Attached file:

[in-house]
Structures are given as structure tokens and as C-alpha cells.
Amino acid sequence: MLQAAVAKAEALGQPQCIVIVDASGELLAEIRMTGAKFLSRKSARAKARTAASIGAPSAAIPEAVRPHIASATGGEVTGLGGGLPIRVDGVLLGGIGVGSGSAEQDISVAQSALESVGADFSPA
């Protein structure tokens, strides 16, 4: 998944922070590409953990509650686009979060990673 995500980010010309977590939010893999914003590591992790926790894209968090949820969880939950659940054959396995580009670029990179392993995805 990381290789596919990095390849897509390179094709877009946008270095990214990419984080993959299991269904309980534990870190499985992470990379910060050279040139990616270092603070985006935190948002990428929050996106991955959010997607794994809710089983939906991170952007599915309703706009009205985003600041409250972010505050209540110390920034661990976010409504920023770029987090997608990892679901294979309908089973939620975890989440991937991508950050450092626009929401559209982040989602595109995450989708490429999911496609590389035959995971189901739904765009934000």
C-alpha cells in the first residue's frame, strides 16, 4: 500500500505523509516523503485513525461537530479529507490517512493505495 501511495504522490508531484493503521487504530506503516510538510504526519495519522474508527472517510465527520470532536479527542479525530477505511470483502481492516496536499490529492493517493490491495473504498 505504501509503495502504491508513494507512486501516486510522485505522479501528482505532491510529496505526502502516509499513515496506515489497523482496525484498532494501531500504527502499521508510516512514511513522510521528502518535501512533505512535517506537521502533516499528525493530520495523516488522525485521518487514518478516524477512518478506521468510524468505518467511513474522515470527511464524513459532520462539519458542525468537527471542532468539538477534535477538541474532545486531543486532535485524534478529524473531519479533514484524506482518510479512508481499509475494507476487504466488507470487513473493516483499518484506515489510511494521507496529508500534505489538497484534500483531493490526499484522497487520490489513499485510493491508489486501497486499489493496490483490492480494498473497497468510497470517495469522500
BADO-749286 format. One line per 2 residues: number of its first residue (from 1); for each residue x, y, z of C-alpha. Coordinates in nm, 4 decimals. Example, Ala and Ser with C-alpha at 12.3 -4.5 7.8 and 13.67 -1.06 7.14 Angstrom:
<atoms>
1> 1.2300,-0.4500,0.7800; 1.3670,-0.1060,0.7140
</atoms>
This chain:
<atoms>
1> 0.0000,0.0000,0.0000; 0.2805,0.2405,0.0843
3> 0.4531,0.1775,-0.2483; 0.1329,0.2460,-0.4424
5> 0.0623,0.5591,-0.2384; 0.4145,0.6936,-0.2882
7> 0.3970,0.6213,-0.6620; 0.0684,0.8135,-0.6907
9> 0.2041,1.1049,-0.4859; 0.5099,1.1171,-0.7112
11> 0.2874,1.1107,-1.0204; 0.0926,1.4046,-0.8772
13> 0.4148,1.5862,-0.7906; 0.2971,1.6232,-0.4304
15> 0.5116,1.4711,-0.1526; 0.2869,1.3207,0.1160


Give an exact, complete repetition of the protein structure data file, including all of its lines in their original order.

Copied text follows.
[in-house]
Structures are given as structure tokens and as C-alpha cells.
Amino acid sequence: MLQAAVAKAEALGQPQCIVIVDASGELLAEIRMTGAKFLSRKSARAKARTAASIGAPSAAIPEAVRPHIASATGGEVTGLGGGLPIRVDGVLLGGIGVGSGSAEQDISVAQSALESVGADFSPA
């Protein structure tokens, strides 16, 4: 998944922070590409953990509650686009979060990673 995500980010010309977590939010893999914003590591992790926790894209968090949820969880939950659940054959396995580009670029990179392993995805 990381290789596919990095390849897509390179094709877009946008270095990214990419984080993959299991269904309980534990870190499985992470990379910060050279040139990616270092603070985006935190948002990428929050996106991955959010997607794994809710089983939906991170952007599915309703706009009205985003600041409250972010505050209540110390920034661990976010409504920023770029987090997608990892679901294979309908089973939620975890989440991937991508950050450092626009929401559209982040989602595109995450989708490429999911496609590389035959995971189901739904765009934000």
C-alpha cells in the first residue's frame, strides 16, 4: 500500500505523509516523503485513525461537530479529507490517512493505495 501511495504522490508531484493503521487504530506503516510538510504526519495519522474508527472517510465527520470532536479527542479525530477505511470483502481492516496536499490529492493517493490491495473504498 505504501509503495502504491508513494507512486501516486510522485505522479501528482505532491510529496505526502502516509499513515496506515489497523482496525484498532494501531500504527502499521508510516512514511513522510521528502518535501512533505512535517506537521502533516499528525493530520495523516488522525485521518487514518478516524477512518478506521468510524468505518467511513474522515470527511464524513459532520462539519458542525468537527471542532468539538477534535477538541474532545486531543486532535485524534478529524473531519479533514484524506482518510479512508481499509475494507476487504466488507470487513473493516483499518484506515489510511494521507496529508500534505489538497484534500483531493490526499484522497487520490489513499485510493491508489486501497486499489493496490483490492480494498473497497468510497470517495469522500
BADO-749286 format. One line per 2 residues: number of its first residue (from 1); for each residue x, y, z of C-alpha. Coordinates in nm, 4 decimals. Example, Ala and Ser with C-alpha at 12.3 -4.5 7.8 and 13.67 -1.06 7.14 Angstrom:
<atoms>
1> 1.2300,-0.4500,0.7800; 1.3670,-0.1060,0.7140
</atoms>
This chain:
<atoms>
1> 0.0000,0.0000,0.0000; 0.2805,0.2405,0.0843
3> 0.4531,0.1775,-0.2483; 0.1329,0.2460,-0.4424
5> 0.0623,0.5591,-0.2384; 0.4145,0.6936,-0.2882
7> 0.3970,0.6213,-0.6620; 0.0684,0.8135,-0.6907
9> 0.2041,1.1049,-0.4859; 0.5099,1.1171,-0.7112
11> 0.2874,1.1107,-1.0204; 0.0926,1.4046,-0.8772
13> 0.4148,1.5862,-0.7906; 0.2971,1.6232,-0.4304
15> 0.5116,1.4711,-0.1526; 0.2869,1.3207,0.1160